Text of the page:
Topic: 2nd Environmental Education Workshop (as part of Strategy Planning for the GRBR)

Date: Wednesday 18th March, 2020
Venue: Garden Route Environmental Education Centre, Garden Route Botanical Garden, George

Workshop Overview
The Garden Route Biosphere Reserve (GRBR) cordially invites the participation of all individuals and organisations that are involved in environmental education programs in the Garden Route to collaborate in developing a coordinated approach to youth environmental education within the GRBR. The biosphere reserve seeks to work together with stakeholders and actors in the landscape to collaboratively develop a programme for youth environmental education in the biosphere reserve.

The GRBR has already hosted the first of three workshops, which identified current successes and strengths which can be leveraged as well as gaps and needs in the education landscape that the GRBR youth programme can fill.

The second workshop will consolidate a workable program for the youth based on the success, gaps and needs analysis. The third workshop will be dedicated to finalising a programme and informing a budget as well as identify potential funders the GRBR can target a proposal submission to.

The key outcomes of the workshop series are to establish a working group to develop a Youth Environmental Education Programme which the GRBR will ratify into a proposal document by June 2020.  The proposal will be used to leverage the GRBR to raise funds for coordinated actions by stakeholders in the landscape which are aligned with the vision and mission of the GRBR.

Participants are encouraged to commit to and attend all the workshops to ensure continuity and consistency in the development of ideas, knowledge and outcomes.  The second workshop will be held on Wednesday 18th of March and the third on Wednesday the 8th of April in George at the Garden Route Environmental Education Centre.

Registration for the Workshops
Please express your interest in attending as soon as possible, but not later than 15 March 2020, by sending an rsvp email to Luzanne Visagie at or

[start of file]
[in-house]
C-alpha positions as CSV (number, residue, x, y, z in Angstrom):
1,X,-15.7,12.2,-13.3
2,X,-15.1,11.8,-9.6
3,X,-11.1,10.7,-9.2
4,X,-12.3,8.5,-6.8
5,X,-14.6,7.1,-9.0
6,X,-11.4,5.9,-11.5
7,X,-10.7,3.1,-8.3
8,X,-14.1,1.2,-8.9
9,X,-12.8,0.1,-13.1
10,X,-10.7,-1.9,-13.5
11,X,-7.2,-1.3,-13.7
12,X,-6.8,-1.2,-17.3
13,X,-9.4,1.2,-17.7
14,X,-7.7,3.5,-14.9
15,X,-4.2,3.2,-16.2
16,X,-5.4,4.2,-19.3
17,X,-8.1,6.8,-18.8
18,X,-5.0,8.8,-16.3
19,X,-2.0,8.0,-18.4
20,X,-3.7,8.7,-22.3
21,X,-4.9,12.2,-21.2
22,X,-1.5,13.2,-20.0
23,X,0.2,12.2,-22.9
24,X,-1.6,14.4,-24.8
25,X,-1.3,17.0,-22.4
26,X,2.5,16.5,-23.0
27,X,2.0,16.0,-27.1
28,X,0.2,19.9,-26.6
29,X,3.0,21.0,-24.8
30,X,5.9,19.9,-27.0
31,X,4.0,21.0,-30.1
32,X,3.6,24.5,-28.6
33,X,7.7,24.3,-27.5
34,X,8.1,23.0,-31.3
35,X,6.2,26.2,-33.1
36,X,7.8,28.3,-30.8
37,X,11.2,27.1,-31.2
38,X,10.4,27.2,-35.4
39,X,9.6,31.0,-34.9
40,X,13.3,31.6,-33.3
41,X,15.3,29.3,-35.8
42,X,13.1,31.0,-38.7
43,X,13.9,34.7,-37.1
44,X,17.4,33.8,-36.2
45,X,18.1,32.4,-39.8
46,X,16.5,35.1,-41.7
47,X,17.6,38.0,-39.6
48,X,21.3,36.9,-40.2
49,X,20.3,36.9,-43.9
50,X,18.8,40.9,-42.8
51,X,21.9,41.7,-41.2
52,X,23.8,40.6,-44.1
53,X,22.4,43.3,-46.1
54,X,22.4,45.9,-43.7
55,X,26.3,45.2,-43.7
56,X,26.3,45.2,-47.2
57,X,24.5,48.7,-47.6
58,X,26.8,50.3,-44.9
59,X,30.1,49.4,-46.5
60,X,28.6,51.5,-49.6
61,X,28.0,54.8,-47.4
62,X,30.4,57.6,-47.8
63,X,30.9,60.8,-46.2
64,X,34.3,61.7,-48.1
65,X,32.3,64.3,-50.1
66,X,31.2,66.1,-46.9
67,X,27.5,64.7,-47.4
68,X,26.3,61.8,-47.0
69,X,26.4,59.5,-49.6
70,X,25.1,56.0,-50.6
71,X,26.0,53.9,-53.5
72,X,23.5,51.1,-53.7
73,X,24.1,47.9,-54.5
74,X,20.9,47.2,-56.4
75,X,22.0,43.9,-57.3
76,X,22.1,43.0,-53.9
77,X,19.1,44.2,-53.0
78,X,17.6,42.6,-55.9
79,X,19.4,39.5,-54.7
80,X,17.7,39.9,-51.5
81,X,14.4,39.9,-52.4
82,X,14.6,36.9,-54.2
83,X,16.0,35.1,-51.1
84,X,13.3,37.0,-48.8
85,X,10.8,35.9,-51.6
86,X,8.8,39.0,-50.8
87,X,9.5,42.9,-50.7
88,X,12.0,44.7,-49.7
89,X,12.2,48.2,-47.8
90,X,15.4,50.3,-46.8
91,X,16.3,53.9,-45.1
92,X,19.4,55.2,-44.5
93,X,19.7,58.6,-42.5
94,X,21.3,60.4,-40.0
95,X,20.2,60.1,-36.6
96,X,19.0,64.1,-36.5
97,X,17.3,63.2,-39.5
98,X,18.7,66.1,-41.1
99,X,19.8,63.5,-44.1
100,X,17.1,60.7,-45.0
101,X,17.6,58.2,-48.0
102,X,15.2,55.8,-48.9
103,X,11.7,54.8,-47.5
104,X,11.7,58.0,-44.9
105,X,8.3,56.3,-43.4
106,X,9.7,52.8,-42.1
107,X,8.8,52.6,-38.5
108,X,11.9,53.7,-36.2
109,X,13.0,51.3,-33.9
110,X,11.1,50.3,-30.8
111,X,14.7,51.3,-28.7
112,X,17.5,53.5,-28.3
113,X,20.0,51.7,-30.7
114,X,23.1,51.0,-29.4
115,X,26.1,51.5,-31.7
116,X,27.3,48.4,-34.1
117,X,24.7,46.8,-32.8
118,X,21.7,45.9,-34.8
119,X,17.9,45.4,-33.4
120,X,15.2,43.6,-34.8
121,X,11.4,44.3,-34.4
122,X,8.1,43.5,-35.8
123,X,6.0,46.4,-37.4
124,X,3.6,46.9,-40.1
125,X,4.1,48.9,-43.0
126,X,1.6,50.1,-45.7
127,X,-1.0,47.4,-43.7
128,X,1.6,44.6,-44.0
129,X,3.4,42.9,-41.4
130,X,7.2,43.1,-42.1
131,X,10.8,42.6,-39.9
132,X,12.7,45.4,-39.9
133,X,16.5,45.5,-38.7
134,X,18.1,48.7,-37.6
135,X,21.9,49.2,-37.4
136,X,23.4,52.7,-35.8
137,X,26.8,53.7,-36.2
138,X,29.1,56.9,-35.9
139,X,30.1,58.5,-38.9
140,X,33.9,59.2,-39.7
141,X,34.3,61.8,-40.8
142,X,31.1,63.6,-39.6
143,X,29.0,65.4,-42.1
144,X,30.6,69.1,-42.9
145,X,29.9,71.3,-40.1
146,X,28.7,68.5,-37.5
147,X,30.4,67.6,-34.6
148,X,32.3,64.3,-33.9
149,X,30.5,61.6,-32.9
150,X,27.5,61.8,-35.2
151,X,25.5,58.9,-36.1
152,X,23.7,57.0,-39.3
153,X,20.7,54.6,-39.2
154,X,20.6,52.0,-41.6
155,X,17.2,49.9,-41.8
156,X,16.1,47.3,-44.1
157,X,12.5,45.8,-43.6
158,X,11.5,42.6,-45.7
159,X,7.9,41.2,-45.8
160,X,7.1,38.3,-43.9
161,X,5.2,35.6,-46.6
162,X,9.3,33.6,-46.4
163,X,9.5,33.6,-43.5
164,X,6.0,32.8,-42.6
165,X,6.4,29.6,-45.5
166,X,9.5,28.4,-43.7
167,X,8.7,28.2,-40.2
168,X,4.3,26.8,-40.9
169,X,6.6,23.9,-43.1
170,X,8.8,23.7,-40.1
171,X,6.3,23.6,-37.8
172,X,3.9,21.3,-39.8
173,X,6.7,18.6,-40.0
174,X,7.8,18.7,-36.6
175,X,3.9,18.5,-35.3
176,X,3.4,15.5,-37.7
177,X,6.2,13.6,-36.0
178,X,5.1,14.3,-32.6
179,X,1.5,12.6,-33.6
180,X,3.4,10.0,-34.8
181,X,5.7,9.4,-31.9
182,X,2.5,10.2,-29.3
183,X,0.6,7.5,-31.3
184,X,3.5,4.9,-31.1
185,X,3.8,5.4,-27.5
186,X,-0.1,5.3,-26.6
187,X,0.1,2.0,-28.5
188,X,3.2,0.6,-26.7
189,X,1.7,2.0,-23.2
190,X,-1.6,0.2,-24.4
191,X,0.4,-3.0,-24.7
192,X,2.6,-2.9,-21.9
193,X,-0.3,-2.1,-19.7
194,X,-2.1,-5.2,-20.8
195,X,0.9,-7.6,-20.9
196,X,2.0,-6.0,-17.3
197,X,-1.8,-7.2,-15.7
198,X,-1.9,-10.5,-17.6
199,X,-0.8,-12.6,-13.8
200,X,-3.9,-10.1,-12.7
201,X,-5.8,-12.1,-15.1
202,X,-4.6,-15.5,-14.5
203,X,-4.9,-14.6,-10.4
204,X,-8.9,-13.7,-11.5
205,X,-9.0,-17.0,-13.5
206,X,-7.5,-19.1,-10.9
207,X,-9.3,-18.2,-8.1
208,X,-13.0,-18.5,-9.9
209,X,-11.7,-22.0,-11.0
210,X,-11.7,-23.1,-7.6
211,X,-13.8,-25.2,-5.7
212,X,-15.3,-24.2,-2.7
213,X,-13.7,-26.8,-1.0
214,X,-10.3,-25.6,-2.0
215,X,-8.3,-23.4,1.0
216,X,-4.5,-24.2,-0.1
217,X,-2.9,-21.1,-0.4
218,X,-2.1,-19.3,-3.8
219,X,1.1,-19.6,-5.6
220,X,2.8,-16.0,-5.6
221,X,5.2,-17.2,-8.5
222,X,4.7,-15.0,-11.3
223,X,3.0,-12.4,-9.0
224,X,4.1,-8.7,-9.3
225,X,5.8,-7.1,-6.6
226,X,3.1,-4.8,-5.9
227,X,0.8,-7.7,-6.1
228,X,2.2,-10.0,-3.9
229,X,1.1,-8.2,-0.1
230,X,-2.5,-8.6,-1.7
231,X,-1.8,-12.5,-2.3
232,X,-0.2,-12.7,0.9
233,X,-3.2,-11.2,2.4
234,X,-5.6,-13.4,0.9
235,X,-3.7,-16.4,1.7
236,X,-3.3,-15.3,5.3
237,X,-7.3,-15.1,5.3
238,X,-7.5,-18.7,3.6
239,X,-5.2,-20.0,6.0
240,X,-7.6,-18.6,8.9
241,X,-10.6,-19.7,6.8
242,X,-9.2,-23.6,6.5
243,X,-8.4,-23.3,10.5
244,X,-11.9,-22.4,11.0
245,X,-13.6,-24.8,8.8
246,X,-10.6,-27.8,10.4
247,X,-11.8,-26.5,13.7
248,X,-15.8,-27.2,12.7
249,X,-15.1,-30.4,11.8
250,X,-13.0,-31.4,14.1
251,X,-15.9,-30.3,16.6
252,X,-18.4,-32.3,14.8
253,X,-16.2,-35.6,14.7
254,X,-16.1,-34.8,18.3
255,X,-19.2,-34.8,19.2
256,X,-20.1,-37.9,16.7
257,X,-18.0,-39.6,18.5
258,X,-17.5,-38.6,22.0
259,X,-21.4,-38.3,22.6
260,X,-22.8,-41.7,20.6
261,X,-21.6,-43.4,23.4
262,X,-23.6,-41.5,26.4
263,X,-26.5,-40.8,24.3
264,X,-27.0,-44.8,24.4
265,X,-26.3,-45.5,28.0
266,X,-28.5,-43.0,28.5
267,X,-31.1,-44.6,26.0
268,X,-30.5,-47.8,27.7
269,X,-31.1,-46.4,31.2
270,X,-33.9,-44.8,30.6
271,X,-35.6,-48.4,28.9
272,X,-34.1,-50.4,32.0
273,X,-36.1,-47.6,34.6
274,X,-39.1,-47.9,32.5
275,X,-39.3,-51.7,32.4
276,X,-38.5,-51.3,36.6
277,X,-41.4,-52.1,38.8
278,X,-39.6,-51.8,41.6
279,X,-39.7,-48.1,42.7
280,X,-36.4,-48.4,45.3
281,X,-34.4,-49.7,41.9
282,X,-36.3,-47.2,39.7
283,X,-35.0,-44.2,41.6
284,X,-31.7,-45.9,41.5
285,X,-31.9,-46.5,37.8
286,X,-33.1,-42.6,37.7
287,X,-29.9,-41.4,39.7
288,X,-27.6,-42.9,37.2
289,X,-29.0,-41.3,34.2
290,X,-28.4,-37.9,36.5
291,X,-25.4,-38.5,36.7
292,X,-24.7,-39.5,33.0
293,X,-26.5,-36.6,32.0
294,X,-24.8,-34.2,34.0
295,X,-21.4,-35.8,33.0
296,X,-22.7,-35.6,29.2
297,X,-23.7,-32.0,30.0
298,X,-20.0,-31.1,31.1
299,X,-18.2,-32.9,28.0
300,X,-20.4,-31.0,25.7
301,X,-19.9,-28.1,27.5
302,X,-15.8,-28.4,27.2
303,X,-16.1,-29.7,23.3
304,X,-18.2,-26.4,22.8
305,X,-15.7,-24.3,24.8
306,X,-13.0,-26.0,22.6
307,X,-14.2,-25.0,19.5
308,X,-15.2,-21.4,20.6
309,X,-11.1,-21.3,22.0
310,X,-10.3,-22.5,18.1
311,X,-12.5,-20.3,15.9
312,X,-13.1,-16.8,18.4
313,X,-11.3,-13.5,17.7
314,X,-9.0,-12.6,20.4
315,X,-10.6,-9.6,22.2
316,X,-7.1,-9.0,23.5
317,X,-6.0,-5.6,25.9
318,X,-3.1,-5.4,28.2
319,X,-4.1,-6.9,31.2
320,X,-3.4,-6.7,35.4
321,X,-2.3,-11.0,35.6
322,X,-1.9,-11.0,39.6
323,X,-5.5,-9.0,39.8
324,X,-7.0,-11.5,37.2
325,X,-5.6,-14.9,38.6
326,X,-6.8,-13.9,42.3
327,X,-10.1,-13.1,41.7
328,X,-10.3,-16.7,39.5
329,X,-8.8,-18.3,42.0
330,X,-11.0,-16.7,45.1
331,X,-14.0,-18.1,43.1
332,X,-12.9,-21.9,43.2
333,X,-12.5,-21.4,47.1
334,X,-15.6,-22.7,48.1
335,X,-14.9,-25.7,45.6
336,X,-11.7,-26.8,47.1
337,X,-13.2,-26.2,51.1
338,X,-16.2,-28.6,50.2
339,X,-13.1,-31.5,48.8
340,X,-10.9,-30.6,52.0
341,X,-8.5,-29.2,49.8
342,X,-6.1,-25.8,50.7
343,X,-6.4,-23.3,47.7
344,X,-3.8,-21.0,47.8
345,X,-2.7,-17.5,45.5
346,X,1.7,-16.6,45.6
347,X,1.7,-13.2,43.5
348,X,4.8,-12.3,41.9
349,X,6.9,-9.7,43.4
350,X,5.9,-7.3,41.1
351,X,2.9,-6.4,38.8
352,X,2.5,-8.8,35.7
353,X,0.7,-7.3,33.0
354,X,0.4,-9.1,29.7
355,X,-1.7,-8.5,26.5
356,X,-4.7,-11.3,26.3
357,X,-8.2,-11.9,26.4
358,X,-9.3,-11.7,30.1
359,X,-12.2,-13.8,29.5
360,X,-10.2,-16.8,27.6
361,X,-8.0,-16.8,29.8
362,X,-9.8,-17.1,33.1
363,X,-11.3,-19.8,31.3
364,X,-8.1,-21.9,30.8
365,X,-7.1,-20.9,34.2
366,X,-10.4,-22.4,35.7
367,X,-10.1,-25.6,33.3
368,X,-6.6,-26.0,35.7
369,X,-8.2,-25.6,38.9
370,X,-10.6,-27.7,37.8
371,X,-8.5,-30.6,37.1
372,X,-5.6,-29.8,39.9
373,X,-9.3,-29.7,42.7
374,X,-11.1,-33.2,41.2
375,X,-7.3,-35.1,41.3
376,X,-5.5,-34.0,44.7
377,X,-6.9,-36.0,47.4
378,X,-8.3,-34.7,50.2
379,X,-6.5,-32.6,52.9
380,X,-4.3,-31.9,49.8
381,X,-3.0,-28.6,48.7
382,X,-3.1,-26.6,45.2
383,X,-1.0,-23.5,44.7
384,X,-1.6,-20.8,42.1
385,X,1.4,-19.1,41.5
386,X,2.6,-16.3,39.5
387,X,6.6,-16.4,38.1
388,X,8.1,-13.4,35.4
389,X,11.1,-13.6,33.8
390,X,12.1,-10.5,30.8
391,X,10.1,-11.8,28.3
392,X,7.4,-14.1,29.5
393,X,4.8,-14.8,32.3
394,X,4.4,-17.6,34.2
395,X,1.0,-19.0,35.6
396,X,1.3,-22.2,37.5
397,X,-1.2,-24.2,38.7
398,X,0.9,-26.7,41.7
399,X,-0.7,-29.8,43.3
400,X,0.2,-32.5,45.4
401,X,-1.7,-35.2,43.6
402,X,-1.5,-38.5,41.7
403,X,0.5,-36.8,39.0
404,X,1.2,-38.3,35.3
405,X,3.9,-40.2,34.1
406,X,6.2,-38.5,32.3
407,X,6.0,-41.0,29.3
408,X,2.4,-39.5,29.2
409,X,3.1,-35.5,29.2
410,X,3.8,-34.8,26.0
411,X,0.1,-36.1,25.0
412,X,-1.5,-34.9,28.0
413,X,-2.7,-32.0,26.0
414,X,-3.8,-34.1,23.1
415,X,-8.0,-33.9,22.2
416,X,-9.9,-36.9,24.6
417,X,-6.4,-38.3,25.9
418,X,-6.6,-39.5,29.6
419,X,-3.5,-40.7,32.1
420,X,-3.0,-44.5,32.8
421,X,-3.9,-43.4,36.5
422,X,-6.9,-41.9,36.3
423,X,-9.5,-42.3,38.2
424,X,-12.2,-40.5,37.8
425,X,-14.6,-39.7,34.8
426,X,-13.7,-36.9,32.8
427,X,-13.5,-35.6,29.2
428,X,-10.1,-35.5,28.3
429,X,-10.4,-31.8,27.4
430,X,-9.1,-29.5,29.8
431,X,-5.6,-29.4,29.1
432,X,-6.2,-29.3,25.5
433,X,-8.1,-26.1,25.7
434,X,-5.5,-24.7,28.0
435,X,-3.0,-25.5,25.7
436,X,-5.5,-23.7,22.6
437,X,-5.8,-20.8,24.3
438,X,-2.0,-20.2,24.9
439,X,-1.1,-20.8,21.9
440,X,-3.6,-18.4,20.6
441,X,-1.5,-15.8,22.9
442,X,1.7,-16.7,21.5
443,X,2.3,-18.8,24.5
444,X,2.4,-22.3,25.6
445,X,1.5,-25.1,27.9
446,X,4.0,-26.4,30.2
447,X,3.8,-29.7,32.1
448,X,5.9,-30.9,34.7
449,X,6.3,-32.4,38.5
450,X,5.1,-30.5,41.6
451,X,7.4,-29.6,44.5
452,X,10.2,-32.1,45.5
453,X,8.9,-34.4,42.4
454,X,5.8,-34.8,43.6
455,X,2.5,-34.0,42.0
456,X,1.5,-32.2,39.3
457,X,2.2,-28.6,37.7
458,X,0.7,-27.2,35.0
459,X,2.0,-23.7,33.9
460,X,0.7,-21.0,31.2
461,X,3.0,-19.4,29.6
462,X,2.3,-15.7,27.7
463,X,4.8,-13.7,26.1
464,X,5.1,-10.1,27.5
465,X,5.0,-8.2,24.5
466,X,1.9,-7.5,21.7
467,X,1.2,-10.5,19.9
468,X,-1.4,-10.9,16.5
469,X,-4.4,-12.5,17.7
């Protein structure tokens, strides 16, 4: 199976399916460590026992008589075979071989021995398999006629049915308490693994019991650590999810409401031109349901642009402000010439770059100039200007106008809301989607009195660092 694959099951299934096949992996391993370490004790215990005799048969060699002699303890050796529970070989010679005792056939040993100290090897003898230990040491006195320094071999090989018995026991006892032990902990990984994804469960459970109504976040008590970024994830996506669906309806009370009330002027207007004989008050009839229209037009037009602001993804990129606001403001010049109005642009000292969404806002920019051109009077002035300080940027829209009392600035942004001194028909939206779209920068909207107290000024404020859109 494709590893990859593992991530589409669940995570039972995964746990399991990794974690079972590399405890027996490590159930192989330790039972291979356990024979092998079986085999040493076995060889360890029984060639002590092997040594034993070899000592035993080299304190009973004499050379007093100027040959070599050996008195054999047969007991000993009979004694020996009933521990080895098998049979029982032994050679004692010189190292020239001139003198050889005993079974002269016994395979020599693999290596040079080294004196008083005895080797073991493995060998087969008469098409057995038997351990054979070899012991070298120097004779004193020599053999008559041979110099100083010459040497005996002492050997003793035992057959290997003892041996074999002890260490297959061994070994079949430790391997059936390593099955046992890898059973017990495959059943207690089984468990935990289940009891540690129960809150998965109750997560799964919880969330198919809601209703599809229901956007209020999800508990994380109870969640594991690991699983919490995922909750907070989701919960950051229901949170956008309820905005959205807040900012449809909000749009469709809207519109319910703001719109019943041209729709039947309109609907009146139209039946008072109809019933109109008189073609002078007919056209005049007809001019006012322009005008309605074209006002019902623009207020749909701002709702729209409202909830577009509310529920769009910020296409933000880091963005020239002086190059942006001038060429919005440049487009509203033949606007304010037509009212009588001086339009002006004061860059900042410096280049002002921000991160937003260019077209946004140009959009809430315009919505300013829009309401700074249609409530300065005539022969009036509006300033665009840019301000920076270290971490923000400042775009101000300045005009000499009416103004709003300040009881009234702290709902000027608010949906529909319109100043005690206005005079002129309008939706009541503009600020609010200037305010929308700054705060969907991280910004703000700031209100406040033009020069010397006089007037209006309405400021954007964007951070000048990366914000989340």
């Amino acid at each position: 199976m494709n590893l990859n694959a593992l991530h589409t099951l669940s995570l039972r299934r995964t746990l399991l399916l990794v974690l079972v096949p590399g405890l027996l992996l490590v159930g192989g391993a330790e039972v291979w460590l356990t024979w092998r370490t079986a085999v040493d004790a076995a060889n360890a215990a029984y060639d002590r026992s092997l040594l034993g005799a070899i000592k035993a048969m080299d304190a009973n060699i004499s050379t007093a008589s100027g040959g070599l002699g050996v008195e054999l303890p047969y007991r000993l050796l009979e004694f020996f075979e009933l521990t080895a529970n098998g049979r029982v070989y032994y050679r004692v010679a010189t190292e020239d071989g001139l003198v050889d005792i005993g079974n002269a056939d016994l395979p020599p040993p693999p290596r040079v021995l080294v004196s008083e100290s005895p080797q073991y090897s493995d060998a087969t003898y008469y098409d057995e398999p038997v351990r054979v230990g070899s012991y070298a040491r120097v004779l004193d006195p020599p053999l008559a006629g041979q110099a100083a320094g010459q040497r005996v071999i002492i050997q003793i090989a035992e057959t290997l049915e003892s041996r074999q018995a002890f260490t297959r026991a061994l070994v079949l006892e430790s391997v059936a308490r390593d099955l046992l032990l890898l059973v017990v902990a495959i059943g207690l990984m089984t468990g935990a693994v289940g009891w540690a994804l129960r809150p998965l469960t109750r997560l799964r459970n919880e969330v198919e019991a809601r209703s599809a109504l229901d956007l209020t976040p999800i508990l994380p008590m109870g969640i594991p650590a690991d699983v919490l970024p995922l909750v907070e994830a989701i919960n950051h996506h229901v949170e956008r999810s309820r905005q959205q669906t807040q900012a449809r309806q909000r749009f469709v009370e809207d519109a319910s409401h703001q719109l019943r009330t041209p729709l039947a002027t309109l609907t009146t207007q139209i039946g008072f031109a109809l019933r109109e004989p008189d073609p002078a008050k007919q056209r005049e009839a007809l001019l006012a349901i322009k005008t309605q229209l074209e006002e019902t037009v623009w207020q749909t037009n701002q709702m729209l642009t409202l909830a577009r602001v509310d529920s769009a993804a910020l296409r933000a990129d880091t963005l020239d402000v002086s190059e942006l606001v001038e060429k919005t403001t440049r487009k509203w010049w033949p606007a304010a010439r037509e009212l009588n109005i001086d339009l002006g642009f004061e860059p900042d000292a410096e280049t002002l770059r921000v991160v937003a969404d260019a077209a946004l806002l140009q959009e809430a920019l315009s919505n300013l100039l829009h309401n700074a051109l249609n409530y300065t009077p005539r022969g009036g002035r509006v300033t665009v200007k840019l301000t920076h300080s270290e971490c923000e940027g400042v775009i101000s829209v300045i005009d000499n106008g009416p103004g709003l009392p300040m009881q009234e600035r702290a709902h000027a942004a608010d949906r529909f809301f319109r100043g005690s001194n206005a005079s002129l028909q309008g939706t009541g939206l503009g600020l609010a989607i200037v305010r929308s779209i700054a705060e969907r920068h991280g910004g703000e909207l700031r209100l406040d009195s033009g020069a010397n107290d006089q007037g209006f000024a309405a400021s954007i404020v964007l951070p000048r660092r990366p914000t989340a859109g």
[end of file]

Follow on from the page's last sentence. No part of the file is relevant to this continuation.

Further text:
Contact Person: Monica Vaccaro
Email address:
Project Team: Bianca Currie, Monica Vaccaro

The GRBR Strategic Planning Workshop ‘Identifying and addressing drivers of urbanisation, land use and land use change and capacity building in the Garden Route Biosphere Reserve’
was successfully hosted on 14th February 2020, with various governmental and non-governmental sectors represented.

A draft report has been prepared to capture the event’s proceedings and the outcomes of the discussions held. Please view here.

We would like to thank all who attended and contributed to the days conversations. Additionally, we would be glad if workshop participants can review this draft outcomes document and send their comments to

If there are any suggested changes, please communicate these by Friday, 20th March, 2020.

If no comments are received, the report will be shared on various platforms as the final product. Thank you.

Further enquires:

As part of the 2020 Strategy Planning for the Garden Route Biosphere Reserve, several workshops are being planned across the region.

The first workshop is this Friday 14th February titled:

 “Identifying and addressing drivers of rapid urbanisation, land use and land use change in the GRBR” 

Venue: Nelson Mandela University, George Campus, Conference Room 

The Draft Program is below (and available as pdf here):



Persons involved 

09h00-09h30  Arrival and registration; refreshments  Project Team 
09h30-09h45  Welcome and introduction  Bianca Currie 

Chair, Garden Route Biosphere Reserve 

09h45-10h00  Purpose of the workshop & agreement on the agenda 


Robert Fincham 

Project coordinator 

10h00-11h30  Identifying the drivers: Debate 1: All Participants  Facilitators: Project Team 
11h30-12h00  Refreshments & snacks 
12h00-13h00  Addressing the drivers: Debate 2: All participants  Facilitators: Project Team 
13h00-13h30  Outcomes and way forward 

Finger lunch 

Robert Fincham 

We cordially invite interested individuals and organisations to a series of 3 workshops to identify and contribute to tackling key drivers of rapid urbanisation, land use and land use change in the GRBR. The purpose of these workshops is to develop a framework to understand, and a strategy to address, these key drivers and the challenges they pose for government and other institutions of civil society.

In pursuit of the purpose and framework of the workshops, a bottom up, collaborative approach is envisaged. This approach should lead to a strong sense of actions required at the landscape level, while learning from specific project level work already underway. 

The outcome of the workshops is to establish a working group for the GRBR to address these challenges and their resolution in the medium and long term.

The workshops will be held on:

Friday 14th February in George;

Friday 3rd April in Knysna and

Friday 15th May in Jefferey’s Bay.

A key output of the workshop series will be a strategy ratified in a proposal by June 2020. The proposal will be used to raise funds for coordinated actions by stakeholders in the landscape, aligned with the vision and mission of the GRBR.